xports. There is a broad agreement that countertrade can take various forms of e
xchange like barter, counter purchase, switch trading and compensation (buyback)
.
Example: in 1986, Albania began offering items like spring water, tomato juice
and chrome ore in exchange for a contract to build a US $60 million fertilizer a
nd methanol complex. Information on potential exchange can be obtained from emba
ssies, trade missions or the EU trading desks.
Barter is the direct exchange of one good for another, although valuation of res
pective commodities is difficult, so a currency is used to underpin the item’s val
ue. Barter trade can take a number of formats. Simple barter is the least comple
x and oldest form of bilateral, non-monetarized trade. Often it is called "strai
ght", "classical" or "pure" barter. Barter is a direct exchange of goods and ser
vices between two parties. Shadow prices are approximated for products flowing i
n either direction. Generally no middlemen are involved. Usually contracts for n
o more than one year are concluded, however, if for longer life spans, provision
s are included to handle exchange ratio fluctuations when world prices change.
• Closed end barter deals are modifications of straight barter, in that a buyer is
found for goods taken in barter before the contract is signed by the two tradin
g parties. No money is involved and risks related to product quality are signifi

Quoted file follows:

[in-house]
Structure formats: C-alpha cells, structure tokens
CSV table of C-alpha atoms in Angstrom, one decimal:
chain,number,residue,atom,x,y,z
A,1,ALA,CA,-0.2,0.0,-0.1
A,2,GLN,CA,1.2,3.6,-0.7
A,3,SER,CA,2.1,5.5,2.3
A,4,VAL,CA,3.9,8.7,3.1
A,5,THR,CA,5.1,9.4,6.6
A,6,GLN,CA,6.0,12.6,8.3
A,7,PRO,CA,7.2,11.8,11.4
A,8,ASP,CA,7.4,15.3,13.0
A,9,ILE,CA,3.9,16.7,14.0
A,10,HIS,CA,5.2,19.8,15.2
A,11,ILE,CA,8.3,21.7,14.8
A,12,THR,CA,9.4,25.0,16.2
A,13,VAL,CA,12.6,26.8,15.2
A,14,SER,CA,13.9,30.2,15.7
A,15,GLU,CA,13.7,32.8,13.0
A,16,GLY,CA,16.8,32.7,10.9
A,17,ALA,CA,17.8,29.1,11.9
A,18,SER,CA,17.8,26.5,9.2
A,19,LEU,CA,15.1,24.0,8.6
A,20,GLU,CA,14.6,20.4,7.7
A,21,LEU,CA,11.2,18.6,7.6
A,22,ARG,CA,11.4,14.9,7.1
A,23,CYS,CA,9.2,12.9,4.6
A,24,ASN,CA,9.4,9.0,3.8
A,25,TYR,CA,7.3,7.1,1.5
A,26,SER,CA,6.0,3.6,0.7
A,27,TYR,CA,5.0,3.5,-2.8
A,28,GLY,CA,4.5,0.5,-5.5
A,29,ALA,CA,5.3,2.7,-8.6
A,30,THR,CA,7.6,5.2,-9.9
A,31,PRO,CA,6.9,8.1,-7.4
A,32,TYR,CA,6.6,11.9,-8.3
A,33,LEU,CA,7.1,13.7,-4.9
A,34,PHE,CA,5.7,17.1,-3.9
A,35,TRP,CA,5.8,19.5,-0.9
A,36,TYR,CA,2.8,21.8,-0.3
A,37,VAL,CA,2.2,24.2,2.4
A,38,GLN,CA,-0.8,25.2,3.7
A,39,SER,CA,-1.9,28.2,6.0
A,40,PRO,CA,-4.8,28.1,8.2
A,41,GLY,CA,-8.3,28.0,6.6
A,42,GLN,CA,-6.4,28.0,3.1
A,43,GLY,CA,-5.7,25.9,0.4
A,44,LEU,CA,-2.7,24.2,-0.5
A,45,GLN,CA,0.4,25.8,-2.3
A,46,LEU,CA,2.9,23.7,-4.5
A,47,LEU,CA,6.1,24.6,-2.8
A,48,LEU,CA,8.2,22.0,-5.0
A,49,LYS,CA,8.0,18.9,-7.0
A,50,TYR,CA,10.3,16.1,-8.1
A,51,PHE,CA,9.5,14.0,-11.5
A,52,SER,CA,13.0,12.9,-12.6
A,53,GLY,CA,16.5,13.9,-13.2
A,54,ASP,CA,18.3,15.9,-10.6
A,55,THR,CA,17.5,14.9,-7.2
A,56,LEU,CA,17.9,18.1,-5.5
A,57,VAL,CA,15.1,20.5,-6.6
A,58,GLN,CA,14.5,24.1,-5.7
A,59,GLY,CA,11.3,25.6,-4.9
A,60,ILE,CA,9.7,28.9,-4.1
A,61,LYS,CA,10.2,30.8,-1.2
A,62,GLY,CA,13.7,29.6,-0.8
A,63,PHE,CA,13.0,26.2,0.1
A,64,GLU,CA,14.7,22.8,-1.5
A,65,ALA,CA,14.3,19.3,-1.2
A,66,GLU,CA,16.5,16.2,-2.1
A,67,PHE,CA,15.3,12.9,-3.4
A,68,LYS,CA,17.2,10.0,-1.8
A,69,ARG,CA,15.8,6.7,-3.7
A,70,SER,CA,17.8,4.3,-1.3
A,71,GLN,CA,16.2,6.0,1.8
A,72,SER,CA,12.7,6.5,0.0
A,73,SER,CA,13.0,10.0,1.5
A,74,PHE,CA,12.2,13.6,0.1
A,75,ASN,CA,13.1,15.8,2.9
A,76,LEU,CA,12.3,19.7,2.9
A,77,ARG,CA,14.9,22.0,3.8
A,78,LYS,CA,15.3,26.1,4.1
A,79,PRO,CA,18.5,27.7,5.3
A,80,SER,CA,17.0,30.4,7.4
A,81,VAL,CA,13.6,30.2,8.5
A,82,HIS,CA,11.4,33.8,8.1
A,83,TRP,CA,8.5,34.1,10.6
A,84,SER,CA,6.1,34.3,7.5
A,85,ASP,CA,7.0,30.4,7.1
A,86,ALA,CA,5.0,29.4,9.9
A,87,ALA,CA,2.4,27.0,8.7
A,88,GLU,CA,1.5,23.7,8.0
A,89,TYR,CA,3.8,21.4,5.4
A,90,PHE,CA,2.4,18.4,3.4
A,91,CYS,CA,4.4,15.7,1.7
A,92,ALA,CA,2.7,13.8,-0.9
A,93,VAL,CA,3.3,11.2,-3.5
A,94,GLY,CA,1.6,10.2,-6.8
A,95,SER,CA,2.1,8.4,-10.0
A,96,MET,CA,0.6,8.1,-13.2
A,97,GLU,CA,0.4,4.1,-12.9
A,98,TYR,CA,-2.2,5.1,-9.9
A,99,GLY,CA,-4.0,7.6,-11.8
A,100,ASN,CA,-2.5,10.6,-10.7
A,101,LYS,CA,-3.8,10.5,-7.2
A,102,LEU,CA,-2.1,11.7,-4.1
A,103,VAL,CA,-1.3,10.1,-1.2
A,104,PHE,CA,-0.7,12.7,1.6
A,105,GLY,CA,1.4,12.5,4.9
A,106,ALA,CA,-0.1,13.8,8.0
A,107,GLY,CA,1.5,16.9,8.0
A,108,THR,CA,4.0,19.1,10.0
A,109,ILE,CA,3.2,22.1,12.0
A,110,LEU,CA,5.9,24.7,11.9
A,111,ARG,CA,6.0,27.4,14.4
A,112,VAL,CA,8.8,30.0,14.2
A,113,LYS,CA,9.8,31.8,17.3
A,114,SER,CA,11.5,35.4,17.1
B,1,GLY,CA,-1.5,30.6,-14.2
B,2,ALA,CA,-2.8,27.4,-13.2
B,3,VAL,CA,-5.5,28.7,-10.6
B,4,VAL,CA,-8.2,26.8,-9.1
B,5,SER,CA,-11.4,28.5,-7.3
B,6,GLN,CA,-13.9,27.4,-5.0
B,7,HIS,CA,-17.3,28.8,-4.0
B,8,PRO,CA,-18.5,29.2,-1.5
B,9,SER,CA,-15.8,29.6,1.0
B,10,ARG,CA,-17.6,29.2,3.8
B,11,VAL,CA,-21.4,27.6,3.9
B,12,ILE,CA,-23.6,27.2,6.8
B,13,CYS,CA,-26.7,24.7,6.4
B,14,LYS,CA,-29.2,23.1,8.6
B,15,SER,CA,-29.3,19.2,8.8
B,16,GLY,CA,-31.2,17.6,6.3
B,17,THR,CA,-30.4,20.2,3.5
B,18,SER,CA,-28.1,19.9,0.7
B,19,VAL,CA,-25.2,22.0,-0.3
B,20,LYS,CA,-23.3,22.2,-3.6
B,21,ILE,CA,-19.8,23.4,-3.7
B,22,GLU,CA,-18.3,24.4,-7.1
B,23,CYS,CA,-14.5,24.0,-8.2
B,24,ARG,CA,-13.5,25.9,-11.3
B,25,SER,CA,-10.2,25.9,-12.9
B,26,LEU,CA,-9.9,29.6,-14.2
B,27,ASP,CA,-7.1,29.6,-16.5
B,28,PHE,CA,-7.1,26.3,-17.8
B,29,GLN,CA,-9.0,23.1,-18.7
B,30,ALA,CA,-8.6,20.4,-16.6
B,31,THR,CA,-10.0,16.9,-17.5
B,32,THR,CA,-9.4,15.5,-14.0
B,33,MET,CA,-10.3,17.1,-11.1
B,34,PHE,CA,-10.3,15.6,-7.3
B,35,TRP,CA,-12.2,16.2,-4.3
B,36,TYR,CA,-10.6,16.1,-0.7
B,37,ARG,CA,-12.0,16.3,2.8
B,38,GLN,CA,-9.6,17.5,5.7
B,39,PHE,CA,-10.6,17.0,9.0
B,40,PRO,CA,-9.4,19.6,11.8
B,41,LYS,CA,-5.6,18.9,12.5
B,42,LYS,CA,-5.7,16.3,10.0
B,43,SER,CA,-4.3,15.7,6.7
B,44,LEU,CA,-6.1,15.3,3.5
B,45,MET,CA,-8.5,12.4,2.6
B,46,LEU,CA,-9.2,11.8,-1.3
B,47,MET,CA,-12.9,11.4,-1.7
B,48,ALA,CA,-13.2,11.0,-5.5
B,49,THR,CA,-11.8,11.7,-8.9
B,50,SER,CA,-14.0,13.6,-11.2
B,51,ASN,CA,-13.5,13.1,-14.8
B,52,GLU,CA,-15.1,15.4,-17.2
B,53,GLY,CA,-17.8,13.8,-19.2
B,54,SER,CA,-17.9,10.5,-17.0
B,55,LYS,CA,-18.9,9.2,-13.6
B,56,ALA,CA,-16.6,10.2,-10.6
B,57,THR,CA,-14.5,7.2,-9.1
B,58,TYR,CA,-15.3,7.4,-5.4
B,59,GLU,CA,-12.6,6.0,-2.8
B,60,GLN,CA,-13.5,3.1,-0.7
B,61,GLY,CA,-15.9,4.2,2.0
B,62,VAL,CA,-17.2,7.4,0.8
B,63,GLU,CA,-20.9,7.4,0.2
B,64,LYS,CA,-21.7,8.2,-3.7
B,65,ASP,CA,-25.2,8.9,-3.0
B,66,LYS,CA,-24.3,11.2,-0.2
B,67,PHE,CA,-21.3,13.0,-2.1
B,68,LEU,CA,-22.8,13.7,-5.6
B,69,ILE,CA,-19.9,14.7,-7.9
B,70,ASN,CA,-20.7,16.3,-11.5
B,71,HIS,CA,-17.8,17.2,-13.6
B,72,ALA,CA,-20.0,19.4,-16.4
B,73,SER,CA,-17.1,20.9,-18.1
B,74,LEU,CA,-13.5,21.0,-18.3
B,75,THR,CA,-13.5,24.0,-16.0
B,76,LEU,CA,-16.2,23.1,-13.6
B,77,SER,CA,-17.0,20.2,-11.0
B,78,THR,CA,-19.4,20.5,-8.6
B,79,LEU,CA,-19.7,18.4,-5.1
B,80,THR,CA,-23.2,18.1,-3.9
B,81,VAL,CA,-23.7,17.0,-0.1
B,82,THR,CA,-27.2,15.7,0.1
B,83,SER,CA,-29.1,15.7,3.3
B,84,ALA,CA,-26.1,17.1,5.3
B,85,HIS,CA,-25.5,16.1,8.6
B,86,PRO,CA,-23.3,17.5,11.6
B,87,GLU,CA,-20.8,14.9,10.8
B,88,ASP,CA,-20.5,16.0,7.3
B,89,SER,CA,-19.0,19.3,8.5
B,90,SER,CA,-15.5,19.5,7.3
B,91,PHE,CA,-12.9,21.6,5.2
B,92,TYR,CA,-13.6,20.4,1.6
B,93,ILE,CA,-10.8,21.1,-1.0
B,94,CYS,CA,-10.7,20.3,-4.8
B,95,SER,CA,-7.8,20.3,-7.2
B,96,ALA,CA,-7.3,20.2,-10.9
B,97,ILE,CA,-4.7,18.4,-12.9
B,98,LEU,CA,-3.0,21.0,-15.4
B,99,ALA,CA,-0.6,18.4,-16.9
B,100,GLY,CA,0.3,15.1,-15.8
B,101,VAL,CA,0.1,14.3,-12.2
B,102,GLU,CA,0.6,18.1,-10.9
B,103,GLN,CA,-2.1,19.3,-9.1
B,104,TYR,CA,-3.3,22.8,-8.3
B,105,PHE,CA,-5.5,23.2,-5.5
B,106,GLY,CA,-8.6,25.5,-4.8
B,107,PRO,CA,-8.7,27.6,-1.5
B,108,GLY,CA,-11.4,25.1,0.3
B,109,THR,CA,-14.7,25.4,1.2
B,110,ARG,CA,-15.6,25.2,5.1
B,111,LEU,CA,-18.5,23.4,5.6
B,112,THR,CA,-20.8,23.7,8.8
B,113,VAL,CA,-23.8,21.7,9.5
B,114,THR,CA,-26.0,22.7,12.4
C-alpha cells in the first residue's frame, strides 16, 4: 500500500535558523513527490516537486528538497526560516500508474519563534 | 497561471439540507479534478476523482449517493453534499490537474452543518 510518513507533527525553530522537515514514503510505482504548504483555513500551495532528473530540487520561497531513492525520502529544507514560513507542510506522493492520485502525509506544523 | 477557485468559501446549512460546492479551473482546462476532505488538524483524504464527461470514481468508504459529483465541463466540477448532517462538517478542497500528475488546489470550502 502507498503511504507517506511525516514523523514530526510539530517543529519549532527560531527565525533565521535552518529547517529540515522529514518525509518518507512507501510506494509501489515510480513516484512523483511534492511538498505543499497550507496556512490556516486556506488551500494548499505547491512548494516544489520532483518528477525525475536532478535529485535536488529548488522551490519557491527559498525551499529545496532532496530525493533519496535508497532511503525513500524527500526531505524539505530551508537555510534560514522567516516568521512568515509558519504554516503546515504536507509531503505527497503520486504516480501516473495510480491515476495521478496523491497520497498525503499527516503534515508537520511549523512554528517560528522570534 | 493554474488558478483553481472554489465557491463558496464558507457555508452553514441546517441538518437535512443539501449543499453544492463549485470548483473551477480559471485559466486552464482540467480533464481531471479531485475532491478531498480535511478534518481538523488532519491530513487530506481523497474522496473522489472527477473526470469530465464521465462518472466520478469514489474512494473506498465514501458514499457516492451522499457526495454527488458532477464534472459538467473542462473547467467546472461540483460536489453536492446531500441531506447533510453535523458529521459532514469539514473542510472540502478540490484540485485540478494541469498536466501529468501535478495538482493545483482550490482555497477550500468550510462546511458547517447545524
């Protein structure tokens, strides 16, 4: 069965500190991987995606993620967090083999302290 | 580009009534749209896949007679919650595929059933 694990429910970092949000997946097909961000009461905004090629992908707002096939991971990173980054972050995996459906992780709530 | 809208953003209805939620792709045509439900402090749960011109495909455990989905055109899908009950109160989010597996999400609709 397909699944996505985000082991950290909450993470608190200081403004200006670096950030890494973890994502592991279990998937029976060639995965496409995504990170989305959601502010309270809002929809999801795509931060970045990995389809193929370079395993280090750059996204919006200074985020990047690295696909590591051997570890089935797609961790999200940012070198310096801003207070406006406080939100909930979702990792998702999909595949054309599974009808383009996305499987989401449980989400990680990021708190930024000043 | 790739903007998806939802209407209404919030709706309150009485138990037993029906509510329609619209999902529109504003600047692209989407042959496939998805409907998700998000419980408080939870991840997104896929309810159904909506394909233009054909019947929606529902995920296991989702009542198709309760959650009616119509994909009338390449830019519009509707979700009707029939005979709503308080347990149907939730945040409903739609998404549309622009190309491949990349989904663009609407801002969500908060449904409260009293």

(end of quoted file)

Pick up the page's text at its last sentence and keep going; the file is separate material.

cantly reduced.
• Clearing account barter, also termed clearing agreements, clearing arrangements,
bilateral clearing accounts or simply bilateral clearing, is where the principl
e is for the trades to balance without either party having to acquire hard curre
ncy. In this form of barter, each party agrees in a single contract to purchase
a specified and usually equal value of goods and services. The duration of these
transactions is commonly one year, although occasionally they may extend over a
longer time period. The contract’s value is expressed in non-convertible, clearin
g account units (also termed clearing dollars) that effectively represent a line
of credit in the central bank of the country with no money involved.
Clearing account units are universally accepted for the accounting of trade betw
een countries and parties whose commercial relationships are based on bilateral
agreements. The contract sets forth the goods to be exchanged, the rates of exch
ange, and the length of time for completing the transaction. Limited export or i
mport surpluses may be accumulated by either party for short periods. Generally,
after one year’s time, imbalances are settled by one of the following approaches:
credit against the following year, acceptance of unwanted goods, payment of a p
reviously specified penalty, or payment of the difference in hard currency.
Trading specialists have also initiated the practice of buying clearing dollars
at a discount, for the purpose of using them to purchase saleable products. In t
urn, the trader may forfeit a portion of the discount to sell these products for
hard currency on the international market. Compared with simple barter, clearin
g accounts offer greater flexibility in the length of time for drawdown on the l
ines of credit and the types of products exchanged.
• Counter purchase, or buyback, is where the customer agrees to buy goods, on cond
ition that the seller buys some of the customer’s own products in return (compensa
tory products). Alternatively, if exchange is being organized at national govern
ment level, then the seller agrees to purchase compensatory goods from an unrela